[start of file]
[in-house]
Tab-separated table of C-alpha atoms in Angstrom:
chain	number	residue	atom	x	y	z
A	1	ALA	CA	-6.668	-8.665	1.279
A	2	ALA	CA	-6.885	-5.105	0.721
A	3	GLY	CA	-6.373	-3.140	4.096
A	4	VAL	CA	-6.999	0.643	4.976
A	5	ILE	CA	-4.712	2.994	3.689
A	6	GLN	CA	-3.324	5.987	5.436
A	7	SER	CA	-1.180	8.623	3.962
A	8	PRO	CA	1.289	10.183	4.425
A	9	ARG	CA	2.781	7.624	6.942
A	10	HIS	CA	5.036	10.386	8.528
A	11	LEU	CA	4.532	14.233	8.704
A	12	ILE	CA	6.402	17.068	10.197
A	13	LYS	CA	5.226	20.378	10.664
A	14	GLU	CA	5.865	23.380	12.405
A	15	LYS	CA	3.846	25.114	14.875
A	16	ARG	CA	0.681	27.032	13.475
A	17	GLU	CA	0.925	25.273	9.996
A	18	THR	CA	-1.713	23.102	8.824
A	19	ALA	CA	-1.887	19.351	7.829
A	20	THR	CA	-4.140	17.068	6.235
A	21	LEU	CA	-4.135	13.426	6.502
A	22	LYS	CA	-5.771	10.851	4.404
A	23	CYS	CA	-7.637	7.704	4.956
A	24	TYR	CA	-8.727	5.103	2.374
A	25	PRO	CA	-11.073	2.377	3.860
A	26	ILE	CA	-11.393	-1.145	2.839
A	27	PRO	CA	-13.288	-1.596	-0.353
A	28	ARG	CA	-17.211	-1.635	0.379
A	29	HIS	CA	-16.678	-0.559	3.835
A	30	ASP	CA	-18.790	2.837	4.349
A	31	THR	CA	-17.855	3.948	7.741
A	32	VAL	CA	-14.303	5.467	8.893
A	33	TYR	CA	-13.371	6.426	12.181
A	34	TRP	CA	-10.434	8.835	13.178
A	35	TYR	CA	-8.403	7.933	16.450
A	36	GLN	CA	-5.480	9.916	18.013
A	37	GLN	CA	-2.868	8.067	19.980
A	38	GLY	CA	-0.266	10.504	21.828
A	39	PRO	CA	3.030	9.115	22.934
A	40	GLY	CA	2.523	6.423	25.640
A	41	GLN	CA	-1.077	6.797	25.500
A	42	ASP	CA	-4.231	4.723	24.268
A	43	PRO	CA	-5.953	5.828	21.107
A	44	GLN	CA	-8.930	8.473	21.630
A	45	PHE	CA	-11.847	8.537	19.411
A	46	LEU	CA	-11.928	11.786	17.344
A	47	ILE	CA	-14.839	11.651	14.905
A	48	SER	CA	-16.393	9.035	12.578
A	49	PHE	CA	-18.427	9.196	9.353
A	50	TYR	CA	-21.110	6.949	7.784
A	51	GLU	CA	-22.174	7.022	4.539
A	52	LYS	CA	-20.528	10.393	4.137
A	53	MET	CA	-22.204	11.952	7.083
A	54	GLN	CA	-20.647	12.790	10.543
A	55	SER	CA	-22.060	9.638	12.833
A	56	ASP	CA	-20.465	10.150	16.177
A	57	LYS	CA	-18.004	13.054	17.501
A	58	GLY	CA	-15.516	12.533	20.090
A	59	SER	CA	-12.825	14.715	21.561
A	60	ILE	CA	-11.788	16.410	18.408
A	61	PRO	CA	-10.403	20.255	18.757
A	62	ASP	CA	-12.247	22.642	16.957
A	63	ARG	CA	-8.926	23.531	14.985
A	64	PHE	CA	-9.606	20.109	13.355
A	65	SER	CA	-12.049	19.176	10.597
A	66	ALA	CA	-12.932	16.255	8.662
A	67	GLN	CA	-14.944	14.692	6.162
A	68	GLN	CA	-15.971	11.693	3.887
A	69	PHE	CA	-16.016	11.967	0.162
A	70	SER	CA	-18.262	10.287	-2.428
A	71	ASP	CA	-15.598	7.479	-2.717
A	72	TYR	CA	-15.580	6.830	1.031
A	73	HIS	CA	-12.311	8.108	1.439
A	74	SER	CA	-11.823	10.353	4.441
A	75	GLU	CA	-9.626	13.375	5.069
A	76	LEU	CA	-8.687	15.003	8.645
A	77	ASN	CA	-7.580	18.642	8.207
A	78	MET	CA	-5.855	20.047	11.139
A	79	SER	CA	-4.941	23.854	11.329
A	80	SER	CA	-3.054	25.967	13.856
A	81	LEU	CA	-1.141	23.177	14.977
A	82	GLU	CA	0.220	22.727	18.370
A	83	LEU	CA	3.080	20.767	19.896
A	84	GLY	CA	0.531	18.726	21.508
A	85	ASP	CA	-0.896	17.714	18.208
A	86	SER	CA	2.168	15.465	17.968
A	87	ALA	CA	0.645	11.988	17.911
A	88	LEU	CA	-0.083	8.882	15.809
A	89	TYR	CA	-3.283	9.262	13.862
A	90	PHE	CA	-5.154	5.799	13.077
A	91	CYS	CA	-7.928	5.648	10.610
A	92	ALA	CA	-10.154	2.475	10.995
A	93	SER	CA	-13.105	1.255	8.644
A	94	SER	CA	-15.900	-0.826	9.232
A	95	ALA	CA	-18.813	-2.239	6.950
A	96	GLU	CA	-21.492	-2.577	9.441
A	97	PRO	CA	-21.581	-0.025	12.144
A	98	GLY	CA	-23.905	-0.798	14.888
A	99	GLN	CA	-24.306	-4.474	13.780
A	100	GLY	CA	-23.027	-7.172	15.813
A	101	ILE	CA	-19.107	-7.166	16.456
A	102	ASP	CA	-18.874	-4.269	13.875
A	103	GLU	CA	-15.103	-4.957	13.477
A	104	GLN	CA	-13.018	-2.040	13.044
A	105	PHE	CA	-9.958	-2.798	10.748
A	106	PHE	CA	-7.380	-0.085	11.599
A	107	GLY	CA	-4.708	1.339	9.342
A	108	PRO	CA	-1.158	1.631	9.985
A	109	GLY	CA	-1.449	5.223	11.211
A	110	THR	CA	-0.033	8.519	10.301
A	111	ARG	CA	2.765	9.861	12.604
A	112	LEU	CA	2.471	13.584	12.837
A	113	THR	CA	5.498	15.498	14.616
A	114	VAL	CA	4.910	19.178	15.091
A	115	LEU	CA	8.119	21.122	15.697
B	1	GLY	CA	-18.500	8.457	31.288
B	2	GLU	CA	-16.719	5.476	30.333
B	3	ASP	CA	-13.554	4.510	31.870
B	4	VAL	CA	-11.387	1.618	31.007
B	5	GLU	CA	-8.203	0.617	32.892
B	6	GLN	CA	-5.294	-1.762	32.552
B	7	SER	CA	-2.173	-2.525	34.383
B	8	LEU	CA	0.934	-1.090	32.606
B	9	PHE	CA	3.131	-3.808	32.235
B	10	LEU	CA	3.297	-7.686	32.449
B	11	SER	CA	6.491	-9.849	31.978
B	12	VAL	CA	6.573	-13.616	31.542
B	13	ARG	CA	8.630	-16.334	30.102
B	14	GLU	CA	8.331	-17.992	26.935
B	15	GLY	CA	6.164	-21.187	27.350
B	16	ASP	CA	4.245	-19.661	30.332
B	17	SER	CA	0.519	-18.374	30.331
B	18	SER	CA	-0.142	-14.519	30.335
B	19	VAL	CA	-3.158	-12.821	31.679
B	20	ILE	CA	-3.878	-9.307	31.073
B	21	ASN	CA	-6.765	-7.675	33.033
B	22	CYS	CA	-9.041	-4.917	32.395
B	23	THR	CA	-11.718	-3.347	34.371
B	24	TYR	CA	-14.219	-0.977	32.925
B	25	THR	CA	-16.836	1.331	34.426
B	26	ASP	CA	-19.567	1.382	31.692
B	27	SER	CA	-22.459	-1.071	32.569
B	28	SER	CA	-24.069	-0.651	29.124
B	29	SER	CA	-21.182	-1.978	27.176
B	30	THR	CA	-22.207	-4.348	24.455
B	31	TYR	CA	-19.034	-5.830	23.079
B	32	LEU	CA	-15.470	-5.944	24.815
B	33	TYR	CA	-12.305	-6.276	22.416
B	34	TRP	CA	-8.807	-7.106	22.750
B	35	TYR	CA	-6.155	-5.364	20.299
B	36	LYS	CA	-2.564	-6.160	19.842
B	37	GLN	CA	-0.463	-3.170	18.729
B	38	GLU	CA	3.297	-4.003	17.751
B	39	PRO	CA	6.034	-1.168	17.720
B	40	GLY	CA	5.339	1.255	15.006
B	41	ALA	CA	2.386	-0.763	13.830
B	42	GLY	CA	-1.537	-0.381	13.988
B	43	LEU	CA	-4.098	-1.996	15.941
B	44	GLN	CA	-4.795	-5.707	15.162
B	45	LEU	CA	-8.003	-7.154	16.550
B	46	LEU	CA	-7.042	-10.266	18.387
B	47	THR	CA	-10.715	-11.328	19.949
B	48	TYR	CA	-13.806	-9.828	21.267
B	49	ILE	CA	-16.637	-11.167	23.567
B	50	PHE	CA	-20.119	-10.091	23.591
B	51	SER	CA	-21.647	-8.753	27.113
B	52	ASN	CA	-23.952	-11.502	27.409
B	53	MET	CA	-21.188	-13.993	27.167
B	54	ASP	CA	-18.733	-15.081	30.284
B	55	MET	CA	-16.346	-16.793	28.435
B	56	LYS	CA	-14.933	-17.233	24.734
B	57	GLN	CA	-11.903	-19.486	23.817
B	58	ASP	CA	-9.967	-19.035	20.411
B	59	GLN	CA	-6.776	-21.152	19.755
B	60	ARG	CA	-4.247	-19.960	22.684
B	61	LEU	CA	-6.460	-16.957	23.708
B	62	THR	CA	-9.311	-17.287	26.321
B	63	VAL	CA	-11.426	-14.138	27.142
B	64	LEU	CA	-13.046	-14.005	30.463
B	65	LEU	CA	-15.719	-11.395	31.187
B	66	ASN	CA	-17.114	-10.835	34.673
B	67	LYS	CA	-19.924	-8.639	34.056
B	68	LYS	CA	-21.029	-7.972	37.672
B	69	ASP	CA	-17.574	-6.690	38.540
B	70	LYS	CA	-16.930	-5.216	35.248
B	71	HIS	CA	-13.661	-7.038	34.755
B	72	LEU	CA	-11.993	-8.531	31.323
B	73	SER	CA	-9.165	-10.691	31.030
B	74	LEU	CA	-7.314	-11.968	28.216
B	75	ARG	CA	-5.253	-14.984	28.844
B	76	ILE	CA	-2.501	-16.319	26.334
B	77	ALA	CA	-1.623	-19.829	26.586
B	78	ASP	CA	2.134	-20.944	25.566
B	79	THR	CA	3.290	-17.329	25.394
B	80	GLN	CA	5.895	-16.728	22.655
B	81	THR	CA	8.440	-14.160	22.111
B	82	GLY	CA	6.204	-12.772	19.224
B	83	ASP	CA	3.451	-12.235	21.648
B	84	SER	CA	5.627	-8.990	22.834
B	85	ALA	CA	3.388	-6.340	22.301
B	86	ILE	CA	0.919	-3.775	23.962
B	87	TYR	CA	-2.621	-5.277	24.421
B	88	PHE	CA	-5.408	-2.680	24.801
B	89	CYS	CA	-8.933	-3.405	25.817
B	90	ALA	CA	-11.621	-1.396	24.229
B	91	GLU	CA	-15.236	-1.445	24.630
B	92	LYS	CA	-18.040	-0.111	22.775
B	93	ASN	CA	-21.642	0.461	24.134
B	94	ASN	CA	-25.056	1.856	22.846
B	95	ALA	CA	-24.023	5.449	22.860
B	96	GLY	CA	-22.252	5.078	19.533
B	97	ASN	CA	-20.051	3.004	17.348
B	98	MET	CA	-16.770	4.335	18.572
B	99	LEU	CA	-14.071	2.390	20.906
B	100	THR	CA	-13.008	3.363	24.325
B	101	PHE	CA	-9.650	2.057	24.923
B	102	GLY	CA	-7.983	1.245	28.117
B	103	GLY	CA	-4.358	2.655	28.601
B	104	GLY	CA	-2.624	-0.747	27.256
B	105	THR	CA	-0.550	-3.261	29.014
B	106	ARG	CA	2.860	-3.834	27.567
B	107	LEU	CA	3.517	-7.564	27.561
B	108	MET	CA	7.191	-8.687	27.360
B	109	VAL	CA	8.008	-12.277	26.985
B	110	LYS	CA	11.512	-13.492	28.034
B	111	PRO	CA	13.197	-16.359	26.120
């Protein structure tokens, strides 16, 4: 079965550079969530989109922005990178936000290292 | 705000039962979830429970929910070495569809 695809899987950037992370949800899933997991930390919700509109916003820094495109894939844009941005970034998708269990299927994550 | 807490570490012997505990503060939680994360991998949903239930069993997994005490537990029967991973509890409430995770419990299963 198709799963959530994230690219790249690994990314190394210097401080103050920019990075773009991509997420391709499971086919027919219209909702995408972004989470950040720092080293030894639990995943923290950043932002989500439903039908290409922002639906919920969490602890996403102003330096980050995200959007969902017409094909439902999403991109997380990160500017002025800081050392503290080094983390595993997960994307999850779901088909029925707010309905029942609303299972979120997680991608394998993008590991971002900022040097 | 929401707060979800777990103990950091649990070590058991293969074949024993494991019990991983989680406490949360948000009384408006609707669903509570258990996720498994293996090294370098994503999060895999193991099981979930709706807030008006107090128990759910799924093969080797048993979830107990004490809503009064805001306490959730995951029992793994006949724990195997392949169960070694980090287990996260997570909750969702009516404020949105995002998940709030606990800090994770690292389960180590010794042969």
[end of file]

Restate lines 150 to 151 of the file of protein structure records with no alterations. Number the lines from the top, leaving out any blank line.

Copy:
B	32	LEU	CA	-15.470	-5.944	24.815
B	33	TYR	CA	-12.305	-6.276	22.416